From: Lionel Barber
Date: 28 November 2012 17:35
Subject: Leveson – Twitter tomorrow
To: FT Editorial users A-J, FT Editorial users K-Z

Please take note: we need to focus on reporting not comment.

I would therefore ask people to refrain from tweets tomorrow which comment or purport to analyse the report with personal views.

Only the facts in other words on twitter.

We will have commentary but it will stretch beyond 140 characters – and it will be written by seasoned journalists who have
read and reflected on the report.

This is not a case of letting 1001 flowers bloom…..

Thank you

Lionel

Monocle magazine editor-in-chief Tyler Brule did an interview with Bloomberg Television this morning. Here’s how it went:

What was your first job?
My first job was working for W.H. Smith and I was paid in magazines because I was too young to get a proper salary.

Tyler Brule (credit: adage.com)

What car do you drive?
I don’t drive; I’m driven.

Do you tweet?
I absolutely do not tweet.

What’s the best thing and worst thing about your job?
The best thing about my job is that I’m constantly on the road; I get to see the world. That’s also the worst thing about my job as well.

Are you a hare or a tortoise?
Hair on my head, tortoise shell frames.

What’s your biggest indulgence?
My biggest indulgence is probably my roaming charges.

What would you like to be remembered for?
Not tweeting.

What did you want to be when you were a kid?
A fighter pilot.

Imagine it’s your last day on Earth. What would be your last meal?
My last meal would be around one of the big communal tables at La Baracca in St. Moritz. Beef, mashed potatoes with pesto and a good salad.

* This editor-in-chief used to get paid in magazines (youtube.com)
* There’s a good comments thread about this on my Facebook page (facebook.com)

Poynter Foundation chairman and former Philadelphia Media publisher Brian Tierney is being sued by his old PR firm, Tierney Communications, for using his own name in another business, which he agreed not to when he left the firm. Tierney now heads Brian Communications Group.

The suit notes that Tierney is using the phrase “A Brian Tierney Company” under his logo and on its website.

Stephanie Farr reports:

Tierney Communications also claims that Tierney owns the domain name briantierney.com, and that when Internet users enter it into a web browser, they are taken to the Brian Communications Group site.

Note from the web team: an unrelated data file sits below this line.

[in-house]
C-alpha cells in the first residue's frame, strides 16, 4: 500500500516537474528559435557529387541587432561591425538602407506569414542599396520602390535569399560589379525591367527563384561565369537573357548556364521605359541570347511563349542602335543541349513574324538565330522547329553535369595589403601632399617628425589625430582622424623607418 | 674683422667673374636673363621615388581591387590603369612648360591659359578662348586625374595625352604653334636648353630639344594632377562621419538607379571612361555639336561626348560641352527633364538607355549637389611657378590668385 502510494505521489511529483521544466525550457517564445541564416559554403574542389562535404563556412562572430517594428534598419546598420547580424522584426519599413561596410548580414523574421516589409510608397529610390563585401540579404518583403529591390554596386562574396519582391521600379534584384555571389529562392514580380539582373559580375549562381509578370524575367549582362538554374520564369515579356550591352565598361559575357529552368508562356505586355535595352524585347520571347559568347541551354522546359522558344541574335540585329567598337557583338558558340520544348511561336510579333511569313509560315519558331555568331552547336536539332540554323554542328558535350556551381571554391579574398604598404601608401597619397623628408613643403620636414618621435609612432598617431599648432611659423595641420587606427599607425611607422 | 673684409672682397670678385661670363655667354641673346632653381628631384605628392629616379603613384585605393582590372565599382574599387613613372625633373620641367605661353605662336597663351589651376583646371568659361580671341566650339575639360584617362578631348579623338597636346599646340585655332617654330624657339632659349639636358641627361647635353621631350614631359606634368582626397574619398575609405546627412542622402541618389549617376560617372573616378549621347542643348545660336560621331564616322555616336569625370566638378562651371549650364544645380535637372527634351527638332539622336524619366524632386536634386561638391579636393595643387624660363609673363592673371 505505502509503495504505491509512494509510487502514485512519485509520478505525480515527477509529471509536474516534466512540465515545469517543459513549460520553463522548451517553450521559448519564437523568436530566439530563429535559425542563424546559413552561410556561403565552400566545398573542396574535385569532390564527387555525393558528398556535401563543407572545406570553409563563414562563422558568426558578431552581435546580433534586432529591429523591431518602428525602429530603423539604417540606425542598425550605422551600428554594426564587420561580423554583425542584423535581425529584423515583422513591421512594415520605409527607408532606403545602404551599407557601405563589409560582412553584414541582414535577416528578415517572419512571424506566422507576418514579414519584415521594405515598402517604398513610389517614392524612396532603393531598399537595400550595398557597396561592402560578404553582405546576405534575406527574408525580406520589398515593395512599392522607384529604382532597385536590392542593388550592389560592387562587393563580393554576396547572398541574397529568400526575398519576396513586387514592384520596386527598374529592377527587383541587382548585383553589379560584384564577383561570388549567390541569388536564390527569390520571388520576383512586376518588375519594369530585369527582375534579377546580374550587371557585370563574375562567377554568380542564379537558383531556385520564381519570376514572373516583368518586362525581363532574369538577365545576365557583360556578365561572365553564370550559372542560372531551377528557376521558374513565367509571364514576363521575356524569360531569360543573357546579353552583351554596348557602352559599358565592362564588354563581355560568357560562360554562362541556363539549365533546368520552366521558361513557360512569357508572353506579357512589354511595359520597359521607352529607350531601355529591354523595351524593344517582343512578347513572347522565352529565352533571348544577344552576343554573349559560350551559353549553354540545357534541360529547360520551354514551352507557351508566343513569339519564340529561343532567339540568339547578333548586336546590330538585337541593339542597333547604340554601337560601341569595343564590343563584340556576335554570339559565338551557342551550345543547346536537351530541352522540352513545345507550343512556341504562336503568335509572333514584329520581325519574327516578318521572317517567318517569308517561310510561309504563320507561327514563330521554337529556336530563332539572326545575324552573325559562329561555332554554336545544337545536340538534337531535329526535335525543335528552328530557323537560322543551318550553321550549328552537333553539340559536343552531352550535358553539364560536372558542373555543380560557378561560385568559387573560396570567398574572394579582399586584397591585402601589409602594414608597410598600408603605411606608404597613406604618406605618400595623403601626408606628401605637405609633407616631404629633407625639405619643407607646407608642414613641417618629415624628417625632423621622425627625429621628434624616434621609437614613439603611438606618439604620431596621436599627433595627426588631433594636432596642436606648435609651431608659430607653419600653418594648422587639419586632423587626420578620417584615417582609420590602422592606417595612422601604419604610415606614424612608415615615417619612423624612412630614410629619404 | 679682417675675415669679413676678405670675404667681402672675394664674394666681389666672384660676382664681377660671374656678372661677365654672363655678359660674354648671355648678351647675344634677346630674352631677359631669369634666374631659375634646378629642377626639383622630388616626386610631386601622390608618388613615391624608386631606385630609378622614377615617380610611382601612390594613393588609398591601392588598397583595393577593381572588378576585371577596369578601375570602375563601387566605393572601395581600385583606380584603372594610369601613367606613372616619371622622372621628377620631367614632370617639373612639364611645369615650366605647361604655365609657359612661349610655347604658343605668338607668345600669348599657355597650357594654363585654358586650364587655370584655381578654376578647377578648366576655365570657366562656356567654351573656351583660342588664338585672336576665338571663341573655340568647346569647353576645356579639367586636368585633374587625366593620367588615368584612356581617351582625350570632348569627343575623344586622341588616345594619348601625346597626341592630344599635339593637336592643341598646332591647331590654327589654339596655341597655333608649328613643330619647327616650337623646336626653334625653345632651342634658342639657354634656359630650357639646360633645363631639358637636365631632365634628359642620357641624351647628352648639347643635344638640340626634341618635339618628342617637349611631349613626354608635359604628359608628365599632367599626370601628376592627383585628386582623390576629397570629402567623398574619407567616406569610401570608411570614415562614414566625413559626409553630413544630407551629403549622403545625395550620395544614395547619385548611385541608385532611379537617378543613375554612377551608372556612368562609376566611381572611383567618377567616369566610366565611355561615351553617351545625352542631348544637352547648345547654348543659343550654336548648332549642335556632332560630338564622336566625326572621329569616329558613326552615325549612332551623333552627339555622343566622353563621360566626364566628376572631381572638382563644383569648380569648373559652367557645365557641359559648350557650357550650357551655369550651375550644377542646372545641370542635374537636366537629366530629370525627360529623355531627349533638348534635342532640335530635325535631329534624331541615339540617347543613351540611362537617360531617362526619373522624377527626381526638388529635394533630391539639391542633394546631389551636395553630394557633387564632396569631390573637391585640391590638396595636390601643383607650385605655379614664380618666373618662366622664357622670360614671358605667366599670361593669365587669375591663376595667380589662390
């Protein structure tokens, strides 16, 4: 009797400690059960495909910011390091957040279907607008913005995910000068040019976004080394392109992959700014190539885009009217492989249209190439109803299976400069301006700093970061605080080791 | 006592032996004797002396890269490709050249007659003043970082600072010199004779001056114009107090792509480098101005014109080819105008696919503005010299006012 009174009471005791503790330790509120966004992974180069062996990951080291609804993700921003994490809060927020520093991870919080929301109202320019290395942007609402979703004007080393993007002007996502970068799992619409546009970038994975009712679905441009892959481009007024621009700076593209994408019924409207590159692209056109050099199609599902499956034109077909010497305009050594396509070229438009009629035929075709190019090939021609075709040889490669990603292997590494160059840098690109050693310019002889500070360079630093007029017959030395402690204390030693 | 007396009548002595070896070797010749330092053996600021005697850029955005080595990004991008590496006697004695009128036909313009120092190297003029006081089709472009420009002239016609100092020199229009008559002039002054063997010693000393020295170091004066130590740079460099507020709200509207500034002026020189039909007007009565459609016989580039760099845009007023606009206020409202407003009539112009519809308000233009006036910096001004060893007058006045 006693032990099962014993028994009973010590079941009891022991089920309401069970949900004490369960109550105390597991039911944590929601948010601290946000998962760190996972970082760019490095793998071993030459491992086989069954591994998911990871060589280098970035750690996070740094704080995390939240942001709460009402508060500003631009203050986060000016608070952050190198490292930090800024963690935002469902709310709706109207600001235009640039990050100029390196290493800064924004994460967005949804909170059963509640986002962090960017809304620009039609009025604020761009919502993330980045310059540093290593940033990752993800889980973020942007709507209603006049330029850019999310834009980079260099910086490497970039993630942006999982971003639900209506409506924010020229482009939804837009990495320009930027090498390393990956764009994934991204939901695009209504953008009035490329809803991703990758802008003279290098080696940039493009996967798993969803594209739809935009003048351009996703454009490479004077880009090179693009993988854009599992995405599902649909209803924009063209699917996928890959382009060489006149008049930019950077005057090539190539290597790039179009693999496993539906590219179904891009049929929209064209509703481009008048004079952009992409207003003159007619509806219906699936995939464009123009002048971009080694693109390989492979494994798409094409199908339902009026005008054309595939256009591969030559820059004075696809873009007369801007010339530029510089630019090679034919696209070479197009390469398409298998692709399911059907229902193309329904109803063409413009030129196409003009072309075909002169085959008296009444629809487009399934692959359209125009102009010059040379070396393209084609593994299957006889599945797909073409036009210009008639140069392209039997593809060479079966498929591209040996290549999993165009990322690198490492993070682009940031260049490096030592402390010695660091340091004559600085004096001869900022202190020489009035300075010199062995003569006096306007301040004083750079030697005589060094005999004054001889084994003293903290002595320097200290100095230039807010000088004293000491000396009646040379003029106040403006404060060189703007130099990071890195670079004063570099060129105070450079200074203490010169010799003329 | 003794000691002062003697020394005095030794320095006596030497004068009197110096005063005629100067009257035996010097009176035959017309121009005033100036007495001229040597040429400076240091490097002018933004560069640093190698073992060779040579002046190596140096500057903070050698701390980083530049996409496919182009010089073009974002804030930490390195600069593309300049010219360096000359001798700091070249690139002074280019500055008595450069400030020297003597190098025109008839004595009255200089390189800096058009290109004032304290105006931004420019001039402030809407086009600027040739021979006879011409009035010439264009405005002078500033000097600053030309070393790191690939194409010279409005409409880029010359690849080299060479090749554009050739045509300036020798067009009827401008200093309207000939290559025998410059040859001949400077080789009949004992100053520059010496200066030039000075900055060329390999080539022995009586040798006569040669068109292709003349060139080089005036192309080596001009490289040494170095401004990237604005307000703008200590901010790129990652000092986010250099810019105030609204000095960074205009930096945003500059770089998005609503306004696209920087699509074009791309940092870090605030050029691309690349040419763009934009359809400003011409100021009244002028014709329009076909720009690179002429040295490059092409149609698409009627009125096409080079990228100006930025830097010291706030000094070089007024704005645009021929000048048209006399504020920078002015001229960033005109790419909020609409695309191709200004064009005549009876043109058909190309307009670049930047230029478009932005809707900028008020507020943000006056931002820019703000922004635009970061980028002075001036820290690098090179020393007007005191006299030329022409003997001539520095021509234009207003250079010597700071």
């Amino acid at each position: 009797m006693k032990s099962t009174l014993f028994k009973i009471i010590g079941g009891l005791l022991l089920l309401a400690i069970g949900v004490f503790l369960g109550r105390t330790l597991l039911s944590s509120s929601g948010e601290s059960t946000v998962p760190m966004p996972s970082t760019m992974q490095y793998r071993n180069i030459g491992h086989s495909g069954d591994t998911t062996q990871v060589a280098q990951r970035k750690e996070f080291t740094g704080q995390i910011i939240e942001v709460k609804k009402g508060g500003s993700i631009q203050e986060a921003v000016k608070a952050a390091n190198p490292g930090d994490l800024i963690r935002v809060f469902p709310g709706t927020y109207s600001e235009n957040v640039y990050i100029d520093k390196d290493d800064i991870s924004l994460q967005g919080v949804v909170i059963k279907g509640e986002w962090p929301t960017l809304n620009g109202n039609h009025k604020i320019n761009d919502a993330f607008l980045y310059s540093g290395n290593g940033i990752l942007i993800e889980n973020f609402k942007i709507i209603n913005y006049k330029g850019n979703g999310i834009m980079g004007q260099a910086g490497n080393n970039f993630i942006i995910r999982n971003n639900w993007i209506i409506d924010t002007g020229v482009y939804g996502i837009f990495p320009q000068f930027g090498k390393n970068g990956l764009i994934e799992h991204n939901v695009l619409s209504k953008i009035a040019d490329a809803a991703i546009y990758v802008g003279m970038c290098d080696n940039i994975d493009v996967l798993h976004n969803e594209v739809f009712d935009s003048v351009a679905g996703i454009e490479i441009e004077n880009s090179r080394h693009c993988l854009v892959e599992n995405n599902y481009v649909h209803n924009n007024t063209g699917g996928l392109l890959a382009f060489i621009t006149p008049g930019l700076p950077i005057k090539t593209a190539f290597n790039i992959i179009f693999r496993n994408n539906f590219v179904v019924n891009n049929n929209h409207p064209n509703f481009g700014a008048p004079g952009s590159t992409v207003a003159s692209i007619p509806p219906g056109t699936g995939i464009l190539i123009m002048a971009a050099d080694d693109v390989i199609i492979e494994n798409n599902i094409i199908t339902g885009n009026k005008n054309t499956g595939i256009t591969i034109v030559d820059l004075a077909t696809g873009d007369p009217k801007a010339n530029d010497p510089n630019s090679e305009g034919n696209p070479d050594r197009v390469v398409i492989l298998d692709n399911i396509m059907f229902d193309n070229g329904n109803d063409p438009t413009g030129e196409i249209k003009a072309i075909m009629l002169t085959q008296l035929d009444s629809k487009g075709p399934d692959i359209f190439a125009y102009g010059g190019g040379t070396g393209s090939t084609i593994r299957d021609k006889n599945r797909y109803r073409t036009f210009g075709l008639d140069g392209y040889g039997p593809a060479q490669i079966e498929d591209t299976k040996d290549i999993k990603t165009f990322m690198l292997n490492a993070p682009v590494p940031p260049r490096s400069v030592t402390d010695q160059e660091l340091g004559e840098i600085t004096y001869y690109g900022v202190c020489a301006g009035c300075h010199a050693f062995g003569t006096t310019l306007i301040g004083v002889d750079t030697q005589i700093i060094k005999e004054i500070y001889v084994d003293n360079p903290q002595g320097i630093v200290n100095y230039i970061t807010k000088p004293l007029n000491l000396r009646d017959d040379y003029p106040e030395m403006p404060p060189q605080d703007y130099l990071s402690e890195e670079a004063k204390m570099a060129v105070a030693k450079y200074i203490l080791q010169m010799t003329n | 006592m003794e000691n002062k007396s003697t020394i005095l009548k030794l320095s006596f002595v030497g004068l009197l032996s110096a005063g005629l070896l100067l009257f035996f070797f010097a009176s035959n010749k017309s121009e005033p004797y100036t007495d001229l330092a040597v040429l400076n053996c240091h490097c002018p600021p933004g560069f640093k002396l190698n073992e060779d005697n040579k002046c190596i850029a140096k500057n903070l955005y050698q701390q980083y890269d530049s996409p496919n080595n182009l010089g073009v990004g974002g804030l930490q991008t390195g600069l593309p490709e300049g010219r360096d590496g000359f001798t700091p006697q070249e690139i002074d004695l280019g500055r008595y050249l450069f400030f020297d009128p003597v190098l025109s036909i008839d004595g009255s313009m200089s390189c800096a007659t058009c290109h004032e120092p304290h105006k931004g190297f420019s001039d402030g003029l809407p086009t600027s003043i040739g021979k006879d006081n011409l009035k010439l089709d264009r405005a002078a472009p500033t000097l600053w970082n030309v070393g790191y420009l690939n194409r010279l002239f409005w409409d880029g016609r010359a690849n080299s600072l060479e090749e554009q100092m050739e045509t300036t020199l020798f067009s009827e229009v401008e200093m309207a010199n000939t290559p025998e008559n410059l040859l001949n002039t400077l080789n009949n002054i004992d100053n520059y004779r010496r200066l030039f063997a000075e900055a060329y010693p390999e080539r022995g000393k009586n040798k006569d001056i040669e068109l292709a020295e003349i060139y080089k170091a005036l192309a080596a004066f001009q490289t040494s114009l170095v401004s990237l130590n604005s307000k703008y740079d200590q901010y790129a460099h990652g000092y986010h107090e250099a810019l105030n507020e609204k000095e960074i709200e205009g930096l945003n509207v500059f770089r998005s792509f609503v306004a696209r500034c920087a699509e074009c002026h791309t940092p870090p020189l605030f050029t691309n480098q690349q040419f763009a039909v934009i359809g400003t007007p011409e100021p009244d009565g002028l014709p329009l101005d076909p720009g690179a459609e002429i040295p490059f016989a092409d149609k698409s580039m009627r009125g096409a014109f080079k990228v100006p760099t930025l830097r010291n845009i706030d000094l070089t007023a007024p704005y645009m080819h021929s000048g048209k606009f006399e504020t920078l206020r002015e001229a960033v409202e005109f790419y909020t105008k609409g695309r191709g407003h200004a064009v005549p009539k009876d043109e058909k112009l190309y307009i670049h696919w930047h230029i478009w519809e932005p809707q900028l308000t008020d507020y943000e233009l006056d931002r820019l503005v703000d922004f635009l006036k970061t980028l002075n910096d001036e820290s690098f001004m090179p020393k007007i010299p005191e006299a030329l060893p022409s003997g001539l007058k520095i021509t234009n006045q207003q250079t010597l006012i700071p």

The suit claims that Tierney is trying to “confuse clients and prospective clients” of Tierney Communications and misdirect them to his new company.

Tierney declined to comment to the newspaper he once owned. (It sounds like he fits right in at Poynter, which tried to keep using my name after I resigned last November.)

* Tierney vs. Tierney: What’s in a name? (philly.com)

* One of the little-known facts about “local” TV news: In some instances it isn’t local at all — as “Conan” has shown several times with his clips. (washingtonpost.com)
* John McIntyre: “Hey, AP, maybe you could ban ‘suspect.’” (baltimoresun.com)
* “Justice League of New York journalism schools” releases a report on where news is headed. (niemanlab.org)
* Survey finds that the most any local news anchor made in 2012 was $850,000. (nydailynews.com)
* @NYTOnIt gains 6,000 followers, thanks to legal threat. (observer.com)
* Jeff Zucker is expected to be named CNN president. (nytimes.com) | (nymag.com)
* Keith J. Kelly hears there may be a pink-slip flurry at Time Inc. in January. (nypost.com)
* Oprah to Letterman: “Well, you’re a white man, Dave. Of course, you had a different experience” growing up. (thestarpress.com) | (photo gallery)
* Apple’s dominance of the tablet market is beginning to wane. (allthingsd.com)
* Philip Elmer-DeWitt on Kara Swisher: “Could a reporter be any more irritating and self-involved?” (@philiped)
* NYT’s David Brooks chats with the Princetonian, complains about students not respecting profs in the ’60s. (dailyprincetonian.com)
* What happened to Boston alt-weekly The Phoenix? (bostonmagazine.com)
* In Pakistan, big perks and big risks to being a journalist. (csmonitor.com)
* Note to Philly.com: Your NSFW photo is still on your site. (Check “You may also like”) (philly.com) | Background story: (jimromenesko.com)
* NBC claims “huge” ratings win for Brian Williams’ newscast last week. (nbcuniversal.com)